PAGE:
New Celiac Care Index Improves Adherence to Care Guidelines

New Celiac Care Index Improves Adherence to Care Guidelines 1024 575 Lauren Dembeck

The recent implementation of a Celiac Care Index (CCI) at Nationwide Children’s Hospital resulted in improved adherence to published care guidelines, reduced variability in baseline evaluations, and indicated potentially unnecessary baseline laboratory tests for further evaluation.

The study, which was published in The Journal of Pediatrics, describes the quality improvement (QI) strategy implemented at the hospital.

“The parameters in our Celiac Care Index were derived from expert-based recommendations published in 2016. We wanted to implement that work because the care of patients with celiac disease is rather individualized, with little standardization across providers, and we know that if you standardize care, then you improve outcomes in many conditions,” says author Ivor Hill, MD, section chief of Gastroenterology at Nationwide Children’s.

Since 2012, the Celiac Disease Center has maintained a patient registry of all patients diagnosed with celiac disease at Nationwide Children’s. New patients are referred to the center’s celiac dietitian through the electronic medical record system. This registry is audited monthly by an administrator to identify visits that were not completed with the dietitian.

The team took advantage of this existing system to implement the CCI. When providers created a new referral to the dietitian for newly diagnosed patients, they were also prompted to order all recommended laboratory tests.

“That was a beneficial part to the way our program was designed. We have one central dietitian, who everyone goes through, so we were able to use that as a monitoring step,” explains author Tracy Ediger, MD, PhD, who is medical director of the Celiac Disease Center at Nationwide Children’s.

The CCI included 14 recommended variables pertaining to anthropometrics, biopsy assessment, dietitian referral and baseline laboratory assessment. Nursing staff communicated with families regarding laboratory test results and follow up testing, and providers were notified via a reminder system when baseline evaluation were not complete.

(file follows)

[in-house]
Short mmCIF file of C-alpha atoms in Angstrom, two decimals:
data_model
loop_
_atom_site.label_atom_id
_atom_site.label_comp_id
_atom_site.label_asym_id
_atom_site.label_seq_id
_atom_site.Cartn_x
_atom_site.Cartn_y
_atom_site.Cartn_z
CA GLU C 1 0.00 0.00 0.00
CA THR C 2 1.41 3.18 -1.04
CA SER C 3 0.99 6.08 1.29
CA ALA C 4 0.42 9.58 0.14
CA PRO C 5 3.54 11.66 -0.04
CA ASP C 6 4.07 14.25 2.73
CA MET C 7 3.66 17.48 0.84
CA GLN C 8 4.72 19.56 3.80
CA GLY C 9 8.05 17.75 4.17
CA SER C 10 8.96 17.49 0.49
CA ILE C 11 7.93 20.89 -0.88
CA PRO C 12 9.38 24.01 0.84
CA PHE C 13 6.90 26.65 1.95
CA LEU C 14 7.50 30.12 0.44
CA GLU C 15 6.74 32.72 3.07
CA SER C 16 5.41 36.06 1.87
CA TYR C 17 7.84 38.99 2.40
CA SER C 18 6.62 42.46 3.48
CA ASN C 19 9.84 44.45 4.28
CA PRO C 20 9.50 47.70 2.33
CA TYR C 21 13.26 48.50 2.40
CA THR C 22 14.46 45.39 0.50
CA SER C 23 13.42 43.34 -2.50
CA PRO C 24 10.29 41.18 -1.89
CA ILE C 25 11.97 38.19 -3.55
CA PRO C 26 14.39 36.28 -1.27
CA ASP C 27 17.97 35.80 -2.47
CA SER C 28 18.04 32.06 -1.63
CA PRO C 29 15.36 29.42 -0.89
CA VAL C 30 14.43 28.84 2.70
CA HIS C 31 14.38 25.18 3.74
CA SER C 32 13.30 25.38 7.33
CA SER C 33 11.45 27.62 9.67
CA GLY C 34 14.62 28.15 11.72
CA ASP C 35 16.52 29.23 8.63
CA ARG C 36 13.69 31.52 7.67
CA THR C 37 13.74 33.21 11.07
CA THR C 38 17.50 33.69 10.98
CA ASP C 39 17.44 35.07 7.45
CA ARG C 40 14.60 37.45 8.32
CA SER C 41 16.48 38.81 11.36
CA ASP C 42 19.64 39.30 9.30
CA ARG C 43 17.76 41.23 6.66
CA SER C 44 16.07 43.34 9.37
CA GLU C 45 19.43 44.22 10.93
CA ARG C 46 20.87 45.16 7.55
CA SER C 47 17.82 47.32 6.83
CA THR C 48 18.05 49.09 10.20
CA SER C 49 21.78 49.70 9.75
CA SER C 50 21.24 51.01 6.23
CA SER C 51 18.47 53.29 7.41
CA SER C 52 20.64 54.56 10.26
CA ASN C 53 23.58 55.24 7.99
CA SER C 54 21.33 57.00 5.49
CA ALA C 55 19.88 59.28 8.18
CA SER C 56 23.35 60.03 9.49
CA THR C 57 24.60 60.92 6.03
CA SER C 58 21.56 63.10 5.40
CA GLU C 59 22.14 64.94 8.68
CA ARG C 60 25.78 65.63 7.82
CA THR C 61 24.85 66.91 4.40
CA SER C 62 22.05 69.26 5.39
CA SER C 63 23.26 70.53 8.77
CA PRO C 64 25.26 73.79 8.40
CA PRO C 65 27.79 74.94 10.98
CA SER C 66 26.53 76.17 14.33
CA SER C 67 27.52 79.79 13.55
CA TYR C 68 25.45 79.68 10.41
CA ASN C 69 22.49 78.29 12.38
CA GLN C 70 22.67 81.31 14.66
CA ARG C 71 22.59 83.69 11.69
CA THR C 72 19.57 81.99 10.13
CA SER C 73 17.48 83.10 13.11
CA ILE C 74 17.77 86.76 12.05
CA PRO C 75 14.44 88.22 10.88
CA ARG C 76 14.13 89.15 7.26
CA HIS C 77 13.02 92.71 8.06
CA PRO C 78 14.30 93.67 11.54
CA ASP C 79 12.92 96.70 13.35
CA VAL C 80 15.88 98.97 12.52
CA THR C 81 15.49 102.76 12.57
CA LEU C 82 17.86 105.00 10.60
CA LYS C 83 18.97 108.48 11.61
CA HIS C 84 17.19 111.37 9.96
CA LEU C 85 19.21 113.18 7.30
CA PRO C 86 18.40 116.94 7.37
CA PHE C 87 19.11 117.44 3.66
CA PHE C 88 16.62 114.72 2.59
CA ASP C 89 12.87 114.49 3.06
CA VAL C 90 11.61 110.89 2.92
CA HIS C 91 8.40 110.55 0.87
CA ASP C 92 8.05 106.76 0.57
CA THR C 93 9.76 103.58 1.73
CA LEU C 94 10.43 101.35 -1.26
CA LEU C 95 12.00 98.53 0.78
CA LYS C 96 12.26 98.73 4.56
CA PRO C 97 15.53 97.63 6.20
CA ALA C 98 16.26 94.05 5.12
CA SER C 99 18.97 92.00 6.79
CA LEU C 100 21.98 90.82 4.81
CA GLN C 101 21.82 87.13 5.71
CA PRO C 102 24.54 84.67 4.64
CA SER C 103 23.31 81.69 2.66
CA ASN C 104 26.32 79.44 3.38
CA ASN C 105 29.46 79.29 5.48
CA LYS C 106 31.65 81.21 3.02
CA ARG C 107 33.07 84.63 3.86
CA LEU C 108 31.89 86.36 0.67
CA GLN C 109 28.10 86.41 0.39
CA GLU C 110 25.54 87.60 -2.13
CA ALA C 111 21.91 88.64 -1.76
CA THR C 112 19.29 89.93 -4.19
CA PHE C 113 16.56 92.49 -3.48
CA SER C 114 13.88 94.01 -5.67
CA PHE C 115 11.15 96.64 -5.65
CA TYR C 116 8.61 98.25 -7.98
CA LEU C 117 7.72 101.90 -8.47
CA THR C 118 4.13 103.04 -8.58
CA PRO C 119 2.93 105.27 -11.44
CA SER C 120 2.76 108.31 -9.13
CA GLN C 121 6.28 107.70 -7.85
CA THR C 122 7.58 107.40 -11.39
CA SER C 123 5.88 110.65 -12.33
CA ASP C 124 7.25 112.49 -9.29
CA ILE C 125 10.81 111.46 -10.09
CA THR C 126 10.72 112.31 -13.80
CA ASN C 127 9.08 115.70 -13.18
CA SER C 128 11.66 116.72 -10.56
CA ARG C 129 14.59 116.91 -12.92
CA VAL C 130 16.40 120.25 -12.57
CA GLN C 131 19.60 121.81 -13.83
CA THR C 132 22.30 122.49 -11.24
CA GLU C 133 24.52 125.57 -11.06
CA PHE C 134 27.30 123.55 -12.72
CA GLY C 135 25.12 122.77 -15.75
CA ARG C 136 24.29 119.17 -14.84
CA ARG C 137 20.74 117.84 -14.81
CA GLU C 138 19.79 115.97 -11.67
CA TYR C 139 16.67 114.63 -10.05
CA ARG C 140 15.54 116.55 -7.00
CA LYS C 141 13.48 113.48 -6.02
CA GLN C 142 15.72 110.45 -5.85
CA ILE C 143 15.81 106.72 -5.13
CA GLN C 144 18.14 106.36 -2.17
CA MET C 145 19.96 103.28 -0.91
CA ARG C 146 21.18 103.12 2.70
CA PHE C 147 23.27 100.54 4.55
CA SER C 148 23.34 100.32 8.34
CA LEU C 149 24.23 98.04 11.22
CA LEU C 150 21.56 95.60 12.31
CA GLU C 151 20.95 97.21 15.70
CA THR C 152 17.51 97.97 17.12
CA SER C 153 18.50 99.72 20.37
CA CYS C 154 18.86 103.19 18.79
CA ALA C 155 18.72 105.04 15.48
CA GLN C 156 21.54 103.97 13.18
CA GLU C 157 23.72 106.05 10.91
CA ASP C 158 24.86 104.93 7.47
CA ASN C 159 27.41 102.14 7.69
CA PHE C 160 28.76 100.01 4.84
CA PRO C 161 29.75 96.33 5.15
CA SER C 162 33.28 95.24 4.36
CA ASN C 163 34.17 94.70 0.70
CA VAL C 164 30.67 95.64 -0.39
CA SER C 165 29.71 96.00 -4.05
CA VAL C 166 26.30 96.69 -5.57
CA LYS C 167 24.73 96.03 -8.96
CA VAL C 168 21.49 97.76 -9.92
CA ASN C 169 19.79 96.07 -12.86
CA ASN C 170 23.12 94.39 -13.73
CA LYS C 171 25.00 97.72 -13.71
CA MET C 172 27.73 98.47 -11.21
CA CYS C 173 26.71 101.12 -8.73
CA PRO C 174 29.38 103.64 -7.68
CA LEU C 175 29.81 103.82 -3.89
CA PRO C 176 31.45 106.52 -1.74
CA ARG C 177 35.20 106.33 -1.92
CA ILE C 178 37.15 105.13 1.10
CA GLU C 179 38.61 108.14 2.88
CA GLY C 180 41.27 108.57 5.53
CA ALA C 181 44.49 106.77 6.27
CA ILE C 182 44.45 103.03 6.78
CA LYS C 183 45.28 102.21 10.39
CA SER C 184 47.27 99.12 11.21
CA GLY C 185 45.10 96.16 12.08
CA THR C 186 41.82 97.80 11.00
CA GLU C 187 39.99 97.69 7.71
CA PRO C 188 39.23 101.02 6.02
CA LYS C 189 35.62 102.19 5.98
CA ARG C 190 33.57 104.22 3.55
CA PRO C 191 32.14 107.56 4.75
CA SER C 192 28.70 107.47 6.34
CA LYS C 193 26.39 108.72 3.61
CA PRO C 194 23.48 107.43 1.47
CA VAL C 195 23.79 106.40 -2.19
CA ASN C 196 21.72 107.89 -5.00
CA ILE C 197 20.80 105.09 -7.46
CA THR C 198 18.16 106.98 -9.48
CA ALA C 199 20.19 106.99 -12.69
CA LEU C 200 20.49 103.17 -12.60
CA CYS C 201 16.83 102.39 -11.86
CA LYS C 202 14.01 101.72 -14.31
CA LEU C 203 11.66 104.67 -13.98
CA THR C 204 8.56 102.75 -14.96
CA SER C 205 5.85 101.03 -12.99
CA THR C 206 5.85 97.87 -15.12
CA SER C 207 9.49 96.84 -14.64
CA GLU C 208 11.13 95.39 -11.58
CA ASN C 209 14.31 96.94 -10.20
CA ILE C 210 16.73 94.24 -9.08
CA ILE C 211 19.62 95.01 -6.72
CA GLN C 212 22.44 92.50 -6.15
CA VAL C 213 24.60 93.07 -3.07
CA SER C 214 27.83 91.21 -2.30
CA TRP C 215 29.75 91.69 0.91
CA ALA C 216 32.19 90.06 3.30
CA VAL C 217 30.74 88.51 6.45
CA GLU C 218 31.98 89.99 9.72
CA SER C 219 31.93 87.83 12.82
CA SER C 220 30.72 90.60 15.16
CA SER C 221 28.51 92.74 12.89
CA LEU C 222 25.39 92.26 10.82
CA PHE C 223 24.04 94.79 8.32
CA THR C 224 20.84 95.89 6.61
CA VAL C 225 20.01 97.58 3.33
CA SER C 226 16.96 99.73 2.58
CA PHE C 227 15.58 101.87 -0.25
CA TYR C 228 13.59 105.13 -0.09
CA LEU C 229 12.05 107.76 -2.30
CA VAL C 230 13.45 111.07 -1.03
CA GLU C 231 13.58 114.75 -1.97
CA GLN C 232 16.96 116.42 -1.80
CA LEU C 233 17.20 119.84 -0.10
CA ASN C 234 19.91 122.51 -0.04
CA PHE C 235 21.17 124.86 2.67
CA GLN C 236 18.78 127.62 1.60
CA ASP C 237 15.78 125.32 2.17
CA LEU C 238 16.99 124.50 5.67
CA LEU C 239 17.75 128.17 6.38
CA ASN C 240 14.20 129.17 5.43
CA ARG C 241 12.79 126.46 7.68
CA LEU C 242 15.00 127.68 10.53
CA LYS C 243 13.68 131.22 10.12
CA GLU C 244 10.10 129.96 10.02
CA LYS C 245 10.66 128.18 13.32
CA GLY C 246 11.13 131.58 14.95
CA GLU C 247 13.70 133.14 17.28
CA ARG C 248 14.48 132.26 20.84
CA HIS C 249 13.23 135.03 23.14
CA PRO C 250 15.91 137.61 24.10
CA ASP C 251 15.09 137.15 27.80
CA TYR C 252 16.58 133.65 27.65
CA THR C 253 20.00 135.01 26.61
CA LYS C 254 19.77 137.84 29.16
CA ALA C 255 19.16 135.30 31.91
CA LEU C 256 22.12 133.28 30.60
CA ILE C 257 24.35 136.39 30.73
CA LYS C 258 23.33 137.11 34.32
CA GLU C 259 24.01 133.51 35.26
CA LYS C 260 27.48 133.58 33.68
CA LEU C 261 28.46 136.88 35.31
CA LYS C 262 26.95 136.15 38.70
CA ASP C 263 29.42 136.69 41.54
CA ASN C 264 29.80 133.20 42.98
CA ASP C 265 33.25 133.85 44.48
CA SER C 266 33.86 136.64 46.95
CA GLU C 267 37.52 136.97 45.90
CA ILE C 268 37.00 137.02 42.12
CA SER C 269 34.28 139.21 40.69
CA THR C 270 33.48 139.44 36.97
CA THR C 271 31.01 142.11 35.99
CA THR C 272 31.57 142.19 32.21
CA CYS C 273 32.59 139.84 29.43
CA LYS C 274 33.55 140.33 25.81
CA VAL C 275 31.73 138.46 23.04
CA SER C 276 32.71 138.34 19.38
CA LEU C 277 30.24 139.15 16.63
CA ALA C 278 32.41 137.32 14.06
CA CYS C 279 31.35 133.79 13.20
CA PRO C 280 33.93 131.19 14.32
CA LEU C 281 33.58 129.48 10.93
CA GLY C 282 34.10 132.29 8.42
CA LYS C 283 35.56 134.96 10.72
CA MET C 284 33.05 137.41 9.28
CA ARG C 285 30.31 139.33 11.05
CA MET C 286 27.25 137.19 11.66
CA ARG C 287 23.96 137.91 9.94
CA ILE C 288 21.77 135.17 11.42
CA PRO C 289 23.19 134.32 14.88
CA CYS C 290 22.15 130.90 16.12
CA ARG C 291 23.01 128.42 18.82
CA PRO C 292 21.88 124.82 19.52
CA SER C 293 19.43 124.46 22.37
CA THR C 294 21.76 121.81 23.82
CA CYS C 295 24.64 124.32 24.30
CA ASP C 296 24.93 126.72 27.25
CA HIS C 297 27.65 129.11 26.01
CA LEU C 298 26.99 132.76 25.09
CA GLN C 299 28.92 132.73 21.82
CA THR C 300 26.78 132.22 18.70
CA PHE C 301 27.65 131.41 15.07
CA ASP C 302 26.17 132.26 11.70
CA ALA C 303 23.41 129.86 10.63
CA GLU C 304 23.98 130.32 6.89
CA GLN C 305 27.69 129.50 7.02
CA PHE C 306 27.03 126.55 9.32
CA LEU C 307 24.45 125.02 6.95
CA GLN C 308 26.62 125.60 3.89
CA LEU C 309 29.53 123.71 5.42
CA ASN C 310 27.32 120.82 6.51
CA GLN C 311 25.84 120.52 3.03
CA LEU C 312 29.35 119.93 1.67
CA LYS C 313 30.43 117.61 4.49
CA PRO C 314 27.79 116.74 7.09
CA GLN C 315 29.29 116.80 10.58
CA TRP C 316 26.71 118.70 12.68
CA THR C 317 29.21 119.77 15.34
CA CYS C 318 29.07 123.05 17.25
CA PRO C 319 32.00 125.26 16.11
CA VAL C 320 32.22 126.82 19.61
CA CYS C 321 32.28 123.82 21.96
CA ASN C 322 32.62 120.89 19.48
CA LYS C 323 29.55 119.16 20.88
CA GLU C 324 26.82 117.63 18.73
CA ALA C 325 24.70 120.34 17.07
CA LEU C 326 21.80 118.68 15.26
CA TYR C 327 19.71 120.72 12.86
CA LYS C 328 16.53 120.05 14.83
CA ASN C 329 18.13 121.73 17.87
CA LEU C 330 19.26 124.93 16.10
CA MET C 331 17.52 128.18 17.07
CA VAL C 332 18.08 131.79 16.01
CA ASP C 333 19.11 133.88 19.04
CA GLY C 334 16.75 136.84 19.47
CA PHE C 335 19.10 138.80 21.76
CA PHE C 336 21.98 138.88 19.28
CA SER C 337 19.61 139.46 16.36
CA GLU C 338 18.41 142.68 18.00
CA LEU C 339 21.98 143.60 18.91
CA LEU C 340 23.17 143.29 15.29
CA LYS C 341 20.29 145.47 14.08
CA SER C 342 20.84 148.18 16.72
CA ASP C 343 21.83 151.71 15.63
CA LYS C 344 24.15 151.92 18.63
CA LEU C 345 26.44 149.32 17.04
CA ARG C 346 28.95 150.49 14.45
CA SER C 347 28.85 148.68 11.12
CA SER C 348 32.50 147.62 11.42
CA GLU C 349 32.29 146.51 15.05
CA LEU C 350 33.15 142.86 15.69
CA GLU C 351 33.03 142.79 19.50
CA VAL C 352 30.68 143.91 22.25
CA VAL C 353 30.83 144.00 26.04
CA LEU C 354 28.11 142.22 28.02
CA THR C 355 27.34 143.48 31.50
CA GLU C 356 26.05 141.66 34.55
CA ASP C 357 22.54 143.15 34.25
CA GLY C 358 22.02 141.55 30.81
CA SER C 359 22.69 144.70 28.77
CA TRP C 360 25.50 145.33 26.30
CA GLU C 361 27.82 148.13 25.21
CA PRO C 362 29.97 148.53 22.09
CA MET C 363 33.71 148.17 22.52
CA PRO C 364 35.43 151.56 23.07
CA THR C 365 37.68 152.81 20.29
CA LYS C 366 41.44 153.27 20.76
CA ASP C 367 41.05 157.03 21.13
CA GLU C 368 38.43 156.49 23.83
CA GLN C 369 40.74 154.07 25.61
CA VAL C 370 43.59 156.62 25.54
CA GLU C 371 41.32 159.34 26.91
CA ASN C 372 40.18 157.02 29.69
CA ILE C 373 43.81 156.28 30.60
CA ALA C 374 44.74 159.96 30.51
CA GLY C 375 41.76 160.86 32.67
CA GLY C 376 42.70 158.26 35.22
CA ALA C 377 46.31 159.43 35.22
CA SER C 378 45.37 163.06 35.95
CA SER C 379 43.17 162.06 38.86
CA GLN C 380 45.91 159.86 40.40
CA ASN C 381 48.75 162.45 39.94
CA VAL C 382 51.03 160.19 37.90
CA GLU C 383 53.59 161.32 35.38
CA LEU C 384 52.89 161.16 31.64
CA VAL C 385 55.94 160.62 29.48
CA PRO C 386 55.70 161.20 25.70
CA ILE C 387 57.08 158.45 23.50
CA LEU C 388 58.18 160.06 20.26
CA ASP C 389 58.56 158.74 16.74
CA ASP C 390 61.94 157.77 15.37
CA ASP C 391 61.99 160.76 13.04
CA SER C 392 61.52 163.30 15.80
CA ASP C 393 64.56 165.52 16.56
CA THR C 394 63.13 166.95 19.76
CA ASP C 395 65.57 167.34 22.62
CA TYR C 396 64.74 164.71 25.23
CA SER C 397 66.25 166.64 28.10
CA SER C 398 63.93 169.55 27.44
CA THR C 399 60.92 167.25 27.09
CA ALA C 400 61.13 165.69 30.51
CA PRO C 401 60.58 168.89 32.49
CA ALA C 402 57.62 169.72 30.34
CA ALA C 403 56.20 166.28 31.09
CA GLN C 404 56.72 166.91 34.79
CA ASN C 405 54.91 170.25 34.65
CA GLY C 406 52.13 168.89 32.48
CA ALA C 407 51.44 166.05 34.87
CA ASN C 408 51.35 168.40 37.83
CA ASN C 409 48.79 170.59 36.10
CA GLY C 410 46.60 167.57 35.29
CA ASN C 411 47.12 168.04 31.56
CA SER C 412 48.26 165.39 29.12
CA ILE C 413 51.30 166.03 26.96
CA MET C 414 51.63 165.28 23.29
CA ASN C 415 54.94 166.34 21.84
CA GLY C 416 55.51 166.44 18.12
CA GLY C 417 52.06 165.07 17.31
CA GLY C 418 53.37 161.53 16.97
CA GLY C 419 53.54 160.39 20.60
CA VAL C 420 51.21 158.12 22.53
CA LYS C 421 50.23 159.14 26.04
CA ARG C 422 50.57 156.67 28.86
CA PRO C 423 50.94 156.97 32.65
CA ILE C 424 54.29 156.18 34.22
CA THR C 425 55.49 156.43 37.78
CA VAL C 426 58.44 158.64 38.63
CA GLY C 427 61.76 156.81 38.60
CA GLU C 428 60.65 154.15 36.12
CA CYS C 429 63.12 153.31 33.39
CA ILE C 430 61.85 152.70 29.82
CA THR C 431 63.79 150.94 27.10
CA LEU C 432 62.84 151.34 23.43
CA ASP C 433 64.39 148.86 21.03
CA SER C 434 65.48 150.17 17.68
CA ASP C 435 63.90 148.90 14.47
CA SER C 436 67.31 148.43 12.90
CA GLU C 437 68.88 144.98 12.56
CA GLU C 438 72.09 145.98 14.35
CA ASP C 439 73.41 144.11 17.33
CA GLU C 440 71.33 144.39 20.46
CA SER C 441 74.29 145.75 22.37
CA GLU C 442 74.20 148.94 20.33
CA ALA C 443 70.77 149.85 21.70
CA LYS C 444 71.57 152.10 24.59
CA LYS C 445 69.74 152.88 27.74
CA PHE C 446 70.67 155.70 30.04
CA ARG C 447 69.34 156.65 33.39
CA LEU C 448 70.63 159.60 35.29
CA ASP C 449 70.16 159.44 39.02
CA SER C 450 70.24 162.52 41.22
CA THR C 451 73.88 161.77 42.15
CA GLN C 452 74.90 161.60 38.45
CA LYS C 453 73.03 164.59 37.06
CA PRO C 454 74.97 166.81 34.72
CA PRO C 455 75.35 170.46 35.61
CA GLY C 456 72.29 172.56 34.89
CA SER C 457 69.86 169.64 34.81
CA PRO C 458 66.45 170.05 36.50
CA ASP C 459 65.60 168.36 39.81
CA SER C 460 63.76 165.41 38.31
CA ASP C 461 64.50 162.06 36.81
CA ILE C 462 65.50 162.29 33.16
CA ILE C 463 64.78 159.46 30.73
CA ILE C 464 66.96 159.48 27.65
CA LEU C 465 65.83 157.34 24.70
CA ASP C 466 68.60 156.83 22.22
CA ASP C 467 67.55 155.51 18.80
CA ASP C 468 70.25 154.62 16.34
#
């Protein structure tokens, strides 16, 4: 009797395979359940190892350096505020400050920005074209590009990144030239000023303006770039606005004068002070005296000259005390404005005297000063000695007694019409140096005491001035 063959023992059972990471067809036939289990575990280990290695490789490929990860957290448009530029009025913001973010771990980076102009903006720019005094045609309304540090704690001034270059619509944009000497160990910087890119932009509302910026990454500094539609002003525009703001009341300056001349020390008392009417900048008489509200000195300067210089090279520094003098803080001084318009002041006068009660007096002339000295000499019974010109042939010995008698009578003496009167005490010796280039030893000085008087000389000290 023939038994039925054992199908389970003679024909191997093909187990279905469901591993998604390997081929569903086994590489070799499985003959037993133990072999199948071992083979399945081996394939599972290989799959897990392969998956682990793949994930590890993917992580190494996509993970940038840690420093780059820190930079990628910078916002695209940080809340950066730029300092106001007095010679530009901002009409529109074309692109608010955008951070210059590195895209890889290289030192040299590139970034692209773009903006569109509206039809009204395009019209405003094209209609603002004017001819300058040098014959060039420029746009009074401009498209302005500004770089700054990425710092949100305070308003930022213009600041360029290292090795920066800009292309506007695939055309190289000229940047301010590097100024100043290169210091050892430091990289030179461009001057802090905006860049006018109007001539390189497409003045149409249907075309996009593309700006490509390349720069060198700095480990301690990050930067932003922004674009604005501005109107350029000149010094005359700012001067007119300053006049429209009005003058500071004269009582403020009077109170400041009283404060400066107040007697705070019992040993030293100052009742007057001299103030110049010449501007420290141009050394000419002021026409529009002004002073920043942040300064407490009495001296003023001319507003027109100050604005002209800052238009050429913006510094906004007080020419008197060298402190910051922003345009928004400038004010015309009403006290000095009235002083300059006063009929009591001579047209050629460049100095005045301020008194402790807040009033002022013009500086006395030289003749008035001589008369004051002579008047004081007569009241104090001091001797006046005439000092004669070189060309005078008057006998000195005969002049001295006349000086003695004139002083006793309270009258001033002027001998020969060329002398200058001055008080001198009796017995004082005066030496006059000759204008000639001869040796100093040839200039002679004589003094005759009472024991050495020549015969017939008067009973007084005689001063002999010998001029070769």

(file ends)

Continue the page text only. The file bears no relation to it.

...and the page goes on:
After implementation in January of 2018, the data derived from the CCI and registry were prospectively collected and tracked weekly to assess adherence. The percentage of patients completing all CCI variables increased from 11%  at baseline (late 2017) to 65% by the end of 2018. Similarly, the percentage of total variables completed increased from 74% to 92%.

“The development of an index like this really can improve the consistency and quality of care and can improve the way practitioners work together,” says Dr. Ediger, who is also an assistant professor of Clinical Pediatrics at The Ohio State University College of Medicine.

Among the laboratory test, iron deficiency indicated by low ferritin levels (41%) and nonimmunity to hepatitis B (70%) were common. The authors explained that not all of the baseline laboratory parameters may be necessary. For example, few patients had abnormal levels of thyroid-stimulating hormone and no patients had abnormal levels of free T4.

“As we accumulate more data, I think we’ll be able to rewrite the recommendations for what is necessary at the time of diagnosis,” says Dr. Hill, who is also a professor of Clinical Pediatrics at OSU COM.

“Hopefully, taking out some of the labs that seem redundant or uninformative will also defray some of the costs to the patients and families,” adds Dr. Ediger.

The team acknowledged that the success of the CCI was facilitated by the existing infrastructure, support, and culture of QI at Nationwide Children’s.



Sparks B, Salman S, Shull M, Trout A, Kiel A, Hill I, Ediger T, Boyle B. A Celiac Care Index Improves Care of Pediatric Patients Newly Diagnosed with Celiac DiseaseJournal of Pediatrics. 2020 Jan;216:32-36.e2. Epub 2019 Nov 6.

Image credit: Nationwide Children’s

About the author

Lauren Dembeck, PhD, is a freelance science and medical writer based in New York City. She completed her BS in biology and BA in foreign languages at West Virginia University. Dr. Dembeck studied the genetic basis of natural variation in complex traits for her doctorate in genetics at North Carolina State University. She then conducted postdoctoral research on the formation and regulation of neuronal circuits at the Okinawa Institute of Science and Technology in Japan.